“I’m not old enough to have kids in middle school.”

I said this often as elementary school ended, despite all evidence to the contrary. My arms jiggled more and my kids rolled their eyes more, which indicated to me that we were all getting older. There was no way around it. Jacob and Zachary would soon leave the protective cocoon of their elementary experience to embark on a journey through acne, braces, and bad hair.

And those aren’t even the worst middle school possibilities.

Jacob and Zachary had thrived in their small, private Jewish elementary school. Their teachers and administrators consistently focused on academic excellence and shared values. I always felt reassured that I was sending my kids to a place where they felt safe and loved.

They’d also learned an endless supply of Jewish jokes.

Unfortunately, their school was only elementary and middle. Wouldn’t it be better to make the transition to public school after 5th grade, rather than ninth? Marc and I had much to consider. Although we heard many ideas from other families, every single kid is different and one solution doesn’t work for everyone.

Wait, that’s not true.

A loving family, quiet time, and endless supply of Benadryl works for everyone, but other decisions need to be adjusted based on the individuals involved.

I wanted my kids to stay gold for as long as possible. I didn’t want to provide hundreds of ways for them to explore their rebellious side – personality traits that make them opinionated and curious. After several years in classrooms with two teachers and 15 kids, most of whom were brilliant and well-behaved, I thought it cruel and maybe even dangerous to toss them into a crowd of 1,200 students, some of whom use weapons and curse words to express themselves, all while crammed inside buildings built for half that size.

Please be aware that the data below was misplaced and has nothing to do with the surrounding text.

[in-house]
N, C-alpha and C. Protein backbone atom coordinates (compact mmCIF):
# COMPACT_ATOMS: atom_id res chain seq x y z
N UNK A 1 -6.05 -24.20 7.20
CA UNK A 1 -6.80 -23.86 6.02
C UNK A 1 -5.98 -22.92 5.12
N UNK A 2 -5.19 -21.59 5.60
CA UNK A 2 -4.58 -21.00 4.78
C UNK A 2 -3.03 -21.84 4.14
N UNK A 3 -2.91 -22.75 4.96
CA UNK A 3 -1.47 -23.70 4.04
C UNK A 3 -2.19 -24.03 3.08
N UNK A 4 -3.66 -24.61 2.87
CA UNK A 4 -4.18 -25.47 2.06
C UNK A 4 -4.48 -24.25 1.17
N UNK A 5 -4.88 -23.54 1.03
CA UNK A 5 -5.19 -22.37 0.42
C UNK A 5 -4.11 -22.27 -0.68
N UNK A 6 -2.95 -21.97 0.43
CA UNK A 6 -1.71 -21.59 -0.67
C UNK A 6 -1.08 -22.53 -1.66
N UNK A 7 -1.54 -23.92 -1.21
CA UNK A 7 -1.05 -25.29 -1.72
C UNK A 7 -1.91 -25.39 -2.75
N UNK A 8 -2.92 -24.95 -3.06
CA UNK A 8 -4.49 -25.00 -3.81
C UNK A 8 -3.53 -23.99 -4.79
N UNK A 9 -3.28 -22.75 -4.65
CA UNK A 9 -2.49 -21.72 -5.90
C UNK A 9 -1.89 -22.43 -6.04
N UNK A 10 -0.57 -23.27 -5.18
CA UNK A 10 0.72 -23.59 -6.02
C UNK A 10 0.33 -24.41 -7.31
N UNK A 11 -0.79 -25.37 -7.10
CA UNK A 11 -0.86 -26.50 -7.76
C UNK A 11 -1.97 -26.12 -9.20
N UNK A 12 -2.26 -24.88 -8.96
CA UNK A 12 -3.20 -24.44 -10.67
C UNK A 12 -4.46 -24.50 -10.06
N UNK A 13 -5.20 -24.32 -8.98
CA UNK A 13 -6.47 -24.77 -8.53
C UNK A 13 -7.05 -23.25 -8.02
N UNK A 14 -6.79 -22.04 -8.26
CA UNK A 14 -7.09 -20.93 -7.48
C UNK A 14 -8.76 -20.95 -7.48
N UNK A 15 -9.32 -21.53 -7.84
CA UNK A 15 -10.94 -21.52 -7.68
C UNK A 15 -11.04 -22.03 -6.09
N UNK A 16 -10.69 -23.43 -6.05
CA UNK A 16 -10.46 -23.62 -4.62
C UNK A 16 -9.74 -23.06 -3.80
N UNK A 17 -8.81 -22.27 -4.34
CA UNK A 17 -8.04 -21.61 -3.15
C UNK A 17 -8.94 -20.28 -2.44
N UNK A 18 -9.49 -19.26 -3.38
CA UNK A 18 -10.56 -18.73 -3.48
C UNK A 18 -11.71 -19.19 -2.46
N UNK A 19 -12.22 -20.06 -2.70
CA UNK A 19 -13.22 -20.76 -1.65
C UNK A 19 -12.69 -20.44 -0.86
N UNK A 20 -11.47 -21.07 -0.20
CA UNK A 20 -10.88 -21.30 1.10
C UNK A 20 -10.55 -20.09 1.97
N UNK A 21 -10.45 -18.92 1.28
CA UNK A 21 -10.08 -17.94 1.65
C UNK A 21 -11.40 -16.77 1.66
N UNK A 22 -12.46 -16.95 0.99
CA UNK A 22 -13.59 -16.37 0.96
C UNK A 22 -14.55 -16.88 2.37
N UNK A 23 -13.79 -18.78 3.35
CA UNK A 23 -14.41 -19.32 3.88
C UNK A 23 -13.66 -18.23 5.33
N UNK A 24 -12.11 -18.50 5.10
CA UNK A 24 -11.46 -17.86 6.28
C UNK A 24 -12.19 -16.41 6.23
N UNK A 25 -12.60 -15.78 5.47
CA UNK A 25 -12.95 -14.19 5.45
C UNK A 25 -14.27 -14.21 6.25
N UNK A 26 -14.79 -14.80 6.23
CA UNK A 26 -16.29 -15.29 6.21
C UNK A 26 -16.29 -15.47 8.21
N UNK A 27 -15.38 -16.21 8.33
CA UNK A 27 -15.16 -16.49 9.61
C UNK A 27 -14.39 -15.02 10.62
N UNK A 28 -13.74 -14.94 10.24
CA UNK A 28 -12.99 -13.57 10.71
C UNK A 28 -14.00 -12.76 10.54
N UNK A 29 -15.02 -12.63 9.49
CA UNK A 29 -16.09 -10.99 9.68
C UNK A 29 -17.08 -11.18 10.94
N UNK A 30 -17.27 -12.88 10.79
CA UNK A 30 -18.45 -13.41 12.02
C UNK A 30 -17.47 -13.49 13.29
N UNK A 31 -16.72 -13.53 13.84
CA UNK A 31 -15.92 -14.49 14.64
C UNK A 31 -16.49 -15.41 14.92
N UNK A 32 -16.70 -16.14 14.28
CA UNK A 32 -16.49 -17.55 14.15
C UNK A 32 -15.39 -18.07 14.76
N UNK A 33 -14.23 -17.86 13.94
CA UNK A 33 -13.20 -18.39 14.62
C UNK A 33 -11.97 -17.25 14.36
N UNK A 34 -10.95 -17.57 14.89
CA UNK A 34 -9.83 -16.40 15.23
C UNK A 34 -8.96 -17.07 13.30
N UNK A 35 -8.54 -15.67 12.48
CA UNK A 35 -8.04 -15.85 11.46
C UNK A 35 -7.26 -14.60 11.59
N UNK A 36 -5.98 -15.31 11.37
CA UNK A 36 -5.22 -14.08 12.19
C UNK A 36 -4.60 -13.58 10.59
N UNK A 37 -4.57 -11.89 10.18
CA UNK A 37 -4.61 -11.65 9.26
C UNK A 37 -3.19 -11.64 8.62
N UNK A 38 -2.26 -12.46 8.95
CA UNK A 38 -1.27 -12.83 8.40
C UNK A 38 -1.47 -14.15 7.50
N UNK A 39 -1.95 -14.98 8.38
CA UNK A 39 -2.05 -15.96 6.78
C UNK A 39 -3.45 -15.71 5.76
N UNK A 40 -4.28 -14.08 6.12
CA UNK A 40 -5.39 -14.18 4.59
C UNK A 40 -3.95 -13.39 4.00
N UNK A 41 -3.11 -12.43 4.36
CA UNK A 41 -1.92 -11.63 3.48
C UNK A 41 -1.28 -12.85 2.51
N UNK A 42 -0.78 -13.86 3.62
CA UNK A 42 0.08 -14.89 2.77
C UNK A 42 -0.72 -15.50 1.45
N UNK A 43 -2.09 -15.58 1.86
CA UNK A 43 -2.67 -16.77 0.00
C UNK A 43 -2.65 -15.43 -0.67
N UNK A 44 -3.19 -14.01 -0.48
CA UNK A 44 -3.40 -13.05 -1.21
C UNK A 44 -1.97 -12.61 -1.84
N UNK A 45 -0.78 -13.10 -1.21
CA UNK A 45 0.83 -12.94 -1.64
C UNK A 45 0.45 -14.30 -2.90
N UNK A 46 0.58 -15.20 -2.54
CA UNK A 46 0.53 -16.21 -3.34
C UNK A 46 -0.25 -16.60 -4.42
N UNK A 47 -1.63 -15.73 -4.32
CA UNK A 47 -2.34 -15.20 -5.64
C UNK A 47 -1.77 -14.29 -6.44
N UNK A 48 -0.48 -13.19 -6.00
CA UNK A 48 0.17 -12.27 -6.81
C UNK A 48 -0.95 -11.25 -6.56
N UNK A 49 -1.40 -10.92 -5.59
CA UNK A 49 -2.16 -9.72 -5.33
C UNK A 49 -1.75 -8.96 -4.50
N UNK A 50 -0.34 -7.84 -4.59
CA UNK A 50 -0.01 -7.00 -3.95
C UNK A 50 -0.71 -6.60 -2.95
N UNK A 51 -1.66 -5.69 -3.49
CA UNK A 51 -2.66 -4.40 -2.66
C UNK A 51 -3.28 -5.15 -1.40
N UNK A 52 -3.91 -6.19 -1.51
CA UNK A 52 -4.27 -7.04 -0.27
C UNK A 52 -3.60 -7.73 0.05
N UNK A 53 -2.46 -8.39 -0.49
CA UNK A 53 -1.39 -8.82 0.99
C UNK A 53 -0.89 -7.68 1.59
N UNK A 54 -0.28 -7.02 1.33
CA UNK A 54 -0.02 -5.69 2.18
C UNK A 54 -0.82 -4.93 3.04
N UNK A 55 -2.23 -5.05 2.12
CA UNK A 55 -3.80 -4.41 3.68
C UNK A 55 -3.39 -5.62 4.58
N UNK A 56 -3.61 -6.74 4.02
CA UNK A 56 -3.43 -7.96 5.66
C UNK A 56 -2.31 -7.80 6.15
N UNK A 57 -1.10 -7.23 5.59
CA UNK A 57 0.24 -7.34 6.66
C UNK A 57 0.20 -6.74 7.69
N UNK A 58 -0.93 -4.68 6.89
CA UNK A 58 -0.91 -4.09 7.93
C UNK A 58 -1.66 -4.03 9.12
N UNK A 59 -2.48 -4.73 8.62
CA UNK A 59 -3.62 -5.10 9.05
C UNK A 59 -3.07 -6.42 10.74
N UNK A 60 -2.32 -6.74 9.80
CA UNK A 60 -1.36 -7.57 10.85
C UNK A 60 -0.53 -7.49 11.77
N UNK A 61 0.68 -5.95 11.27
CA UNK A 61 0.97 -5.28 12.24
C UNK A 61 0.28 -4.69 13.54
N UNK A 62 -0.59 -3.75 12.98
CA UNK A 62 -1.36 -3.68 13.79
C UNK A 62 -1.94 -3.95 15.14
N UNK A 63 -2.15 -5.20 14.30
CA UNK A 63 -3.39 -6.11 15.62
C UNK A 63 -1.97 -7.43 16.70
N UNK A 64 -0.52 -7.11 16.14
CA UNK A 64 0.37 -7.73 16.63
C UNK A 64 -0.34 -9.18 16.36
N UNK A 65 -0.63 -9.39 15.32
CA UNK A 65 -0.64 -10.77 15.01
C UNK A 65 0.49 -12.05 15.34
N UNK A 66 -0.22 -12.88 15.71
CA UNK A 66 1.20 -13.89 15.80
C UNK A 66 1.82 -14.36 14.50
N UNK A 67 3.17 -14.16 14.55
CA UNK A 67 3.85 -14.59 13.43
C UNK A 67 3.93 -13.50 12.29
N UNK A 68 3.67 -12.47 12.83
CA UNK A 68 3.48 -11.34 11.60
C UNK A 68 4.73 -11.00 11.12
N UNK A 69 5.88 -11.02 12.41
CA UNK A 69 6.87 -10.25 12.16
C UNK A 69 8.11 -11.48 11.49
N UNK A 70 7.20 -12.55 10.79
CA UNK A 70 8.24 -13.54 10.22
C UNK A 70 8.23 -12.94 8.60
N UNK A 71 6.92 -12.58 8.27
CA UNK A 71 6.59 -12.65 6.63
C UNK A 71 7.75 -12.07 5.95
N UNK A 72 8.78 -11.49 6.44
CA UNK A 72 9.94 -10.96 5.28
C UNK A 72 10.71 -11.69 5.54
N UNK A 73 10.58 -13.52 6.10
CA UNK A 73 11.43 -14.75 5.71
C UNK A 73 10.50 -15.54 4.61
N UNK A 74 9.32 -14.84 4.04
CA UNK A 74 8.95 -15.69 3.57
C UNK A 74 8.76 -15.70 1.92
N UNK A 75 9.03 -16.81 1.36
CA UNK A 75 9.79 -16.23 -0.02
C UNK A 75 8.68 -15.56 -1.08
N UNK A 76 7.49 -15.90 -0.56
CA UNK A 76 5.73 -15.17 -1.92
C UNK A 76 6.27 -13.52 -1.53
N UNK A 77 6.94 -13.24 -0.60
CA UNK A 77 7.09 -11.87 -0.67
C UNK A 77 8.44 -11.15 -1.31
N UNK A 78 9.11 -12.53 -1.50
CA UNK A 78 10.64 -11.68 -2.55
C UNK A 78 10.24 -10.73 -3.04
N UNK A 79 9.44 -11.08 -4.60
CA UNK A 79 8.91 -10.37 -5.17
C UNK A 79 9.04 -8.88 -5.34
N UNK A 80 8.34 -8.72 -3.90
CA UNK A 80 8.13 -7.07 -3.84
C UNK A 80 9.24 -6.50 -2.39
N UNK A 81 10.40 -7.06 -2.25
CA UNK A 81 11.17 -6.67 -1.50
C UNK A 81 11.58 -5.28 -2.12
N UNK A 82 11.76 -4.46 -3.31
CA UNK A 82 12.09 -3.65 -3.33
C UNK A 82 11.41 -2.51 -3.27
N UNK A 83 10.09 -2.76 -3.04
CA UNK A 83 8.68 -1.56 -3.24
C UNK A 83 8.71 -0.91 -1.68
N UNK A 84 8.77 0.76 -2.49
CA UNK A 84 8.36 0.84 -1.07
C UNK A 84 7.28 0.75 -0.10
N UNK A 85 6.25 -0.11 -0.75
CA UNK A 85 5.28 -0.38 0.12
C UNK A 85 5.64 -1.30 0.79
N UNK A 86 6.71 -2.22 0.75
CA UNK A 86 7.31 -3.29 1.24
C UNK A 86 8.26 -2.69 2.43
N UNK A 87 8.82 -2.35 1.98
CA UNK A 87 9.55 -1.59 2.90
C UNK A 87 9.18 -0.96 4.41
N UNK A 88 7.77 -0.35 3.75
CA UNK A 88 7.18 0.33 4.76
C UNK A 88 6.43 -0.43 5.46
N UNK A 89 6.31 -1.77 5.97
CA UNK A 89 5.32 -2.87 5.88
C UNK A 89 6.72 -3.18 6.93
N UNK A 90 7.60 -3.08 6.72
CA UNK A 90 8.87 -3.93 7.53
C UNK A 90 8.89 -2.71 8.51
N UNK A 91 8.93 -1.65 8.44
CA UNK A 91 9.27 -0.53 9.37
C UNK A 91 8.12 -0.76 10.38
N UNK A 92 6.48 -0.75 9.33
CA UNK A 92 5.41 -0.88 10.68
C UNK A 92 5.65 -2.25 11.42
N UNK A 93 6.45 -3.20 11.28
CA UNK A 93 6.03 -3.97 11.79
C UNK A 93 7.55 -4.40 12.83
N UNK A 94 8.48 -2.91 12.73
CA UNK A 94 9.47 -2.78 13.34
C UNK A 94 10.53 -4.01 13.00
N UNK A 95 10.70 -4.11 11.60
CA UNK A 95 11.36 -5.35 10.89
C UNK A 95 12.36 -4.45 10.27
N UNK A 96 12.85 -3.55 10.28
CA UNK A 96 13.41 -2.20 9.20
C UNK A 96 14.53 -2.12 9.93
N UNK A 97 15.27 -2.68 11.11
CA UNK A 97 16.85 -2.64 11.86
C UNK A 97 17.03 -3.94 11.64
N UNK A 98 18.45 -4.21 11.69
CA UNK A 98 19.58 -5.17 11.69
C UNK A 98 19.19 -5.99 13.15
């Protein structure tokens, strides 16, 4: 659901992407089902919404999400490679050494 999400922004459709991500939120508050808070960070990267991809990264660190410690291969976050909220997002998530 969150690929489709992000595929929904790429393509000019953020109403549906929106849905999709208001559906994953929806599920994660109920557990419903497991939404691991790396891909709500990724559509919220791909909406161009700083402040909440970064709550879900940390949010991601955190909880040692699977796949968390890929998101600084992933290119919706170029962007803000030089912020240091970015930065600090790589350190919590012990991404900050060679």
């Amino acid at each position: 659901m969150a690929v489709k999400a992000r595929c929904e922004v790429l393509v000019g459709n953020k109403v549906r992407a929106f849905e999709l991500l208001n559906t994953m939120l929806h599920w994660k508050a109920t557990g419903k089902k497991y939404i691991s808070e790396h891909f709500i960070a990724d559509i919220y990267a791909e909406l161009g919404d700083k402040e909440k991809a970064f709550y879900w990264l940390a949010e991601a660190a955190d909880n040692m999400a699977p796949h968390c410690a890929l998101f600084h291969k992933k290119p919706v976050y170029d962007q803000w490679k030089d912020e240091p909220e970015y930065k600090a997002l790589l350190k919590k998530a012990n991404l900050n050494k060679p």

But overcrowding wasn’t my only concern. I worried about a thug element, an entitled and spoiled element, and a certain young-girls-who-look-like-hookers element.

Not only did I remember my own experiences from sixth to eighth grade, I once taught at a middle magnet school. Based on those experiences, I was concerned and almost always in need of anti-psychotic medication.

Instead, I toured prospective schools and tried not to scream.

When I started making the rounds, here’s what I did not want to see:

– Teachers dancing on tables.

– Unsupervised locker rooms.

– Boys with more bling and longer rap sheets than Lil Wayne.

– Girls auditioning for next year’s Teen Mom.

– Teachers who looked as frazzled as I felt.

– Male students playing with their facial hair.

– Teachers playing with their students’ facial hair.

– Administration officials who either looked like they’re on drugs or should be.

– A smoking section for eighth graders.

– Girls who want to be Lady Gaga.

– Clubs that recruited S &M freaks, Marilyn Manson fans, or Young Republicans.

– Boys who want to be Lady Gaga.

As I began this agonizing and anxiety-ridden project, researching public schools, I realized quickly that choosing a middle school was the most important decision of our lives.

Marc couldn’t help but smile.

“More important than choosing pediatricians?” he asked. “You told me we had to interview dozens of physicians because they’d be making life-or-death decisions for our babies. What about when we looked for preschools? You said we had to pay a fortune for the Jewish Community Center because early education set the stage for the next 20 years. Is this middle school issue even more important than countless family meetings when we had to choose between Jay Leno and Conan O’Brien?”

Despite Marc’s attempt at humor, he agreed that middle school was our new priority. When poring over data and statistics, we wanted to see:

– Black, Hispanic, Christian, and Muslim students, as well as kids like ours, who spoke Hebrew and imitated Mel Brooks.

– Competitive physical education that would prepare Jacob and Zachary, talented athletes in their own right, for the challenges of playing high school sports.

– Between 600-800 students – not so small that our boys would be sheltered, but not so big they’d fall through the cracks, either.

– Uniforms. That’s right, this former punk groupie, who shaved her own head during junior high, wanted her kids to concentrate on learning rather than who has the lowest riding jeans.

– Access to technology.

– Teachers who demand respect and a little bit of fear.

– Early hours, but not so early that our children would be on the bus every morning before 5am.

– Decent cafeteria food.

Is all that too much to ask?